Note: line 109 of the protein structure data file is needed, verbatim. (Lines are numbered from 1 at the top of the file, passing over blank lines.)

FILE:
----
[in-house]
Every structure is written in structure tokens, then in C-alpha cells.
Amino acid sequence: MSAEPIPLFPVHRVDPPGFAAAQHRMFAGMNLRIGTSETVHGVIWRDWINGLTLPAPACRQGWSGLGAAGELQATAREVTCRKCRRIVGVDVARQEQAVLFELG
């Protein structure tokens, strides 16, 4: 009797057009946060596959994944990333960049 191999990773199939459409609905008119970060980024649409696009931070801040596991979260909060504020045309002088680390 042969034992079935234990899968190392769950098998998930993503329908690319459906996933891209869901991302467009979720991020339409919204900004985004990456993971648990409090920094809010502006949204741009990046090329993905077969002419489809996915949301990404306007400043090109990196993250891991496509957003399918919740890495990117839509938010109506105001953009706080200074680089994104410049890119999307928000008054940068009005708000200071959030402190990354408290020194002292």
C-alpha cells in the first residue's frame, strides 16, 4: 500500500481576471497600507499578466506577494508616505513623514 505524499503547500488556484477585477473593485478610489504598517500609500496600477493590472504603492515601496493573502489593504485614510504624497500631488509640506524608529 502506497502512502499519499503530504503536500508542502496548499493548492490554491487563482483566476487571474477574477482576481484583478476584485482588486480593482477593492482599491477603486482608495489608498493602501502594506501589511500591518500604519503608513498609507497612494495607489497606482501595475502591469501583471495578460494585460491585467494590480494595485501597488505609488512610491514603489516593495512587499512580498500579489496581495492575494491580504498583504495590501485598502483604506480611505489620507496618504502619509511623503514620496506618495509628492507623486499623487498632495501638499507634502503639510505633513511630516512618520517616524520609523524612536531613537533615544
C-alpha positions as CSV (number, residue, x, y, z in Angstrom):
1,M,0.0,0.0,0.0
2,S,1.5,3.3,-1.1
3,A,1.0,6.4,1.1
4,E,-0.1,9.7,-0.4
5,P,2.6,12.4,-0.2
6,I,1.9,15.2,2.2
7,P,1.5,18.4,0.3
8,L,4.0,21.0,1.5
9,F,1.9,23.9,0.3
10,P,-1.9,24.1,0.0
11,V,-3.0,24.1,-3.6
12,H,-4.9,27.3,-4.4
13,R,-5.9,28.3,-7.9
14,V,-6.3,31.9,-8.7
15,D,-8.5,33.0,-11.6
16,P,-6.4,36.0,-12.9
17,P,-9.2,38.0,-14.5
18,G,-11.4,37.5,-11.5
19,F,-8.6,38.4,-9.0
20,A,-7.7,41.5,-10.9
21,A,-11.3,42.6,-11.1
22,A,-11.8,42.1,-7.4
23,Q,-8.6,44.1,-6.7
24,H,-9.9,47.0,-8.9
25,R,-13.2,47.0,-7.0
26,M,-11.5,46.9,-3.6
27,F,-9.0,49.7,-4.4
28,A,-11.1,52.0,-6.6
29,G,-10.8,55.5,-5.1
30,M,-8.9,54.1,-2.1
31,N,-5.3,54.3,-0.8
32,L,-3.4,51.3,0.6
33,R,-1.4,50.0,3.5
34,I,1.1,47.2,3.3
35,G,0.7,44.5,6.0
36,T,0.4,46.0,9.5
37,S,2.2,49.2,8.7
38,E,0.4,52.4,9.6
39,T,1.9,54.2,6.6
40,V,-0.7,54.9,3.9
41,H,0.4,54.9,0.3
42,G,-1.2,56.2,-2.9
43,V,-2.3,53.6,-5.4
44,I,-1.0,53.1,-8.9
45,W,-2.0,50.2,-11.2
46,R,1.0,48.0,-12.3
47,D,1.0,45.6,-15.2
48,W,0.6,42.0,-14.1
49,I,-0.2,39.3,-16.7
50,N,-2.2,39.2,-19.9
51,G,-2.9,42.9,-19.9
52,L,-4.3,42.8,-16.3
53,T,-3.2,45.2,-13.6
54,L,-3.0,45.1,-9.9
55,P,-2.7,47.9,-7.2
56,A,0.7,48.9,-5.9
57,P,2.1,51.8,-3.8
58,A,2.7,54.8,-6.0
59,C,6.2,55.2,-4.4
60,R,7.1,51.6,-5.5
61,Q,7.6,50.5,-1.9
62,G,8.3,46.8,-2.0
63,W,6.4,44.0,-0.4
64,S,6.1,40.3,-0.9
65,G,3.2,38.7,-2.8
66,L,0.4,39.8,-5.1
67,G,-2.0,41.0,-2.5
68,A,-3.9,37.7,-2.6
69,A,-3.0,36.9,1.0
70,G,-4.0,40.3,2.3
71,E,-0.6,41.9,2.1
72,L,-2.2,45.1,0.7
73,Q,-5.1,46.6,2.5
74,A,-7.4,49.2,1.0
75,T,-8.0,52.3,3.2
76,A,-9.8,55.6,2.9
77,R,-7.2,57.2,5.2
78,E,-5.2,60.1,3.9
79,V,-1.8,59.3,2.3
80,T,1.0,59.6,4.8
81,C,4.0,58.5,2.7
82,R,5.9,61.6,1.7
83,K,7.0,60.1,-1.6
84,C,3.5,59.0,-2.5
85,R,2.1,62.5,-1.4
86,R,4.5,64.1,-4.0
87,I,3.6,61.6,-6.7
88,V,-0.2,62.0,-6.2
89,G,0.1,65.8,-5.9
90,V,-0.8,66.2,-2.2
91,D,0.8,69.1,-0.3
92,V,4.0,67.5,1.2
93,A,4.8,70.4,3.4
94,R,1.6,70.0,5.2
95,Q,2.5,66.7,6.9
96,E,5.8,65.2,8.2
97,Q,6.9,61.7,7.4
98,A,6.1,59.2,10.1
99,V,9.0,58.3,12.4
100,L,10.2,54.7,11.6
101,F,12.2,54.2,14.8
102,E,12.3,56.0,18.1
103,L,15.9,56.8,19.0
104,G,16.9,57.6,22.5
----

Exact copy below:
103,L,15.9,56.8,19.0